Skip to main content
Find a Lawyer

Texas Voting Guide

Texas is exceptionally large, as is its collection of voting rules. It is worth your time to learn some basics about voting in Texas elections so you are ready to cast your ballot when the next Election Day comes. FindLaw's Texas Voting Guide covers who is eligible to vote, how to register, how to request an absentee ballot, where to vote, what to bring to the polls, the accommodations available, and what to do if you see something illegal.

Am I eligible to vote in Texas?

To be eligible to vote in Texas, you must be:

  • A citizen of the United States of America
  • A legal resident of Texas and the precinct in which you are registered to vote
  • 18 years of age by or on election day (you can pre-register to vote if you are 17 years and 10 months old)

However, you cannot vote in Texas if you:

  • Are a felon (voting rights can be restored once a felon completes their sentence, parole, and probation)
  • Have been declared by a court to be fully or partially mentally incompetent
POLLING PLACE FINDER

Where Do I Vote?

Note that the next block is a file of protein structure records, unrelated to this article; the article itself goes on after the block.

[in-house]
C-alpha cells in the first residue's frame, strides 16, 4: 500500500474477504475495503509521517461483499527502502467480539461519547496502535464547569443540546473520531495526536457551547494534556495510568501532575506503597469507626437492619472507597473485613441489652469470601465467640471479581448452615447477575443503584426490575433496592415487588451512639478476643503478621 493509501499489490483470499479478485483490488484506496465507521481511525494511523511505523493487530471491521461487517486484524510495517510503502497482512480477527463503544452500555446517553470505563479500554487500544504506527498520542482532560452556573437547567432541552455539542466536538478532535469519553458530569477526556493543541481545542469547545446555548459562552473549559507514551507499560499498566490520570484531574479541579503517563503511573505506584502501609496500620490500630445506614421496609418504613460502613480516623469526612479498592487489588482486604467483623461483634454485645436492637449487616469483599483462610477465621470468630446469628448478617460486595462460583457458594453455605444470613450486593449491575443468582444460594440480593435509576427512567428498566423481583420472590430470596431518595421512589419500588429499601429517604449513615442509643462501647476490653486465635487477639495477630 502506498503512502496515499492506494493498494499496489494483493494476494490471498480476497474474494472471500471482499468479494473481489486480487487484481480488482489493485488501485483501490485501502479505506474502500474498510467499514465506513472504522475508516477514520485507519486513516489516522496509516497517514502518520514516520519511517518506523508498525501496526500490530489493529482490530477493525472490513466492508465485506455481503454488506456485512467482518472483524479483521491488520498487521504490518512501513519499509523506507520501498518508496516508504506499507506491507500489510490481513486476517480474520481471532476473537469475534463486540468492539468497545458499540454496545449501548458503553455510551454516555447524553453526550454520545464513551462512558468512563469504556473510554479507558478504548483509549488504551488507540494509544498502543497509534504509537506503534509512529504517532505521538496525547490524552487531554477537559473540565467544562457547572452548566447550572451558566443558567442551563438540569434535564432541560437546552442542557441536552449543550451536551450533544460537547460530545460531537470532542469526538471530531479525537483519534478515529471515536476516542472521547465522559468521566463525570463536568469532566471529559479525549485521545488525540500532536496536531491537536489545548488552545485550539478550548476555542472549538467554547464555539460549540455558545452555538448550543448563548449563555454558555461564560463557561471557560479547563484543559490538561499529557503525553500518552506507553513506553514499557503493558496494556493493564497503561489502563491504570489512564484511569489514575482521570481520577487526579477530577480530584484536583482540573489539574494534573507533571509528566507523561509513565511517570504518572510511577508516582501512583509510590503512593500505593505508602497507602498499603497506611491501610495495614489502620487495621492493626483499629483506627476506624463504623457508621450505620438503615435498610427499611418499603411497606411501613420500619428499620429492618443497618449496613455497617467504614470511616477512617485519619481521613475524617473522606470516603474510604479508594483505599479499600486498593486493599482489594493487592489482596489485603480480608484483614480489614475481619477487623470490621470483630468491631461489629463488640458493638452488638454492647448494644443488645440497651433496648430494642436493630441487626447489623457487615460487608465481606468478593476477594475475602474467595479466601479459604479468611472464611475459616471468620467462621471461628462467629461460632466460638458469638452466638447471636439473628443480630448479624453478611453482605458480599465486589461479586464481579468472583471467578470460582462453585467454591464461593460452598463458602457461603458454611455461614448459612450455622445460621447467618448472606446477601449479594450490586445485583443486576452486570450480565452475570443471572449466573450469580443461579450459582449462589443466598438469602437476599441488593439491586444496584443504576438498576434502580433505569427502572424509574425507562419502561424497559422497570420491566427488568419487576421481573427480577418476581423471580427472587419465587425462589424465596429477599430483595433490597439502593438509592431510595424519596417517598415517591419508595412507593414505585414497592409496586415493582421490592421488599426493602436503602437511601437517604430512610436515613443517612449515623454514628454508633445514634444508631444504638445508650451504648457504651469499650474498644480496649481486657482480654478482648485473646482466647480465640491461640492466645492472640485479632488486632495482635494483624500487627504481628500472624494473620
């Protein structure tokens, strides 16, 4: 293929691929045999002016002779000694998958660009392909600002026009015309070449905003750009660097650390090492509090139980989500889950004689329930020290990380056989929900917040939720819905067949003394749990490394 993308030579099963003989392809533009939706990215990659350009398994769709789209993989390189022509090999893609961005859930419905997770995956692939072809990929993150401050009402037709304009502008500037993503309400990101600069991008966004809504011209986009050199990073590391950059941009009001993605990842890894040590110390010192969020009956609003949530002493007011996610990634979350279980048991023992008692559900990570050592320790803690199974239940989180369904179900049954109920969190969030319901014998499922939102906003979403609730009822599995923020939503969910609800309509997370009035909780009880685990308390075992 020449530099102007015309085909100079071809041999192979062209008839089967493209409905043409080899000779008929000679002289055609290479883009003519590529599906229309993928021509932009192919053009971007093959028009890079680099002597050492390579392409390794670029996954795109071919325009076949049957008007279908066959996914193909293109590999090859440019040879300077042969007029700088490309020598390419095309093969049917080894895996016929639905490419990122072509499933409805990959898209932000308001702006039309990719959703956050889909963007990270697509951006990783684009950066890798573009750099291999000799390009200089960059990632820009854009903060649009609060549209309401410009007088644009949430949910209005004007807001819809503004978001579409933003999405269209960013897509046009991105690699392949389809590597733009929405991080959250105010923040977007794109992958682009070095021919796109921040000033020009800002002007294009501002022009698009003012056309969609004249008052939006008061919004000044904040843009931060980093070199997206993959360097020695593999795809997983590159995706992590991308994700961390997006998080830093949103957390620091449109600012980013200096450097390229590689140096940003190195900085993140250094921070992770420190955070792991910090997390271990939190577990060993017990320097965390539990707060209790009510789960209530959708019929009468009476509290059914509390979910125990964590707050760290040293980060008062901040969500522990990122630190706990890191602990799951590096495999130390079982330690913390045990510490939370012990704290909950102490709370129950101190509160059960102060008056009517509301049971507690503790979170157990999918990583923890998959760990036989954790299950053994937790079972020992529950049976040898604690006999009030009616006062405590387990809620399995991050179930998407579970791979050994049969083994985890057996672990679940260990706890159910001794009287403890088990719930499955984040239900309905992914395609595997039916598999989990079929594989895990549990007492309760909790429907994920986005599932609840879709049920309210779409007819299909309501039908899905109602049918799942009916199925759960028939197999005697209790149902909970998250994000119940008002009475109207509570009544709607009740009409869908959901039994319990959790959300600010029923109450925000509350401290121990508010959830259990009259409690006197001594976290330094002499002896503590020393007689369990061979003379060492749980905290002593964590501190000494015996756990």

If you are already registered and you want to vote early, you can call your local Early Voting County Clerk or look on the My Voting Portal website to locate the most convenient polling place in your county.

How to Register in Texas

There are many ways to register to vote in Texas. Voters may either drop off or mail the application 30 days before election date. The Texas state government sends each voter a voter registration certificate once they have been approved by the state. That certificate generally arrives at the voter's residence within 30 days. Voters may also update their information online

In Person

Visit your local Registrar's office to fill out and submit your voter registration.

Online

Fill out and submit an informal online application through the Secretary of State.

Library

Pick up your application at your library, high school, or other government offices.

By Mail

Print off a voter registration application and mail it to your local registrar's office. 

Texas Voting Resources

Your vote counts. Take the time to learn how and when to vote.

--------

You Don’t Have To Solve This on Your Own – Get a Lawyer’s Help

Meeting with a lawyer can help you understand your options and how to best protect your rights. Visit our attorney directory to find a lawyer near you who can help.

Or contact an attorney near you:

Protect Your Voting Rights

Contact a qualified attorney if you suspect your rights have been violated.

Copied to clipboard

Find a Lawyer

More Options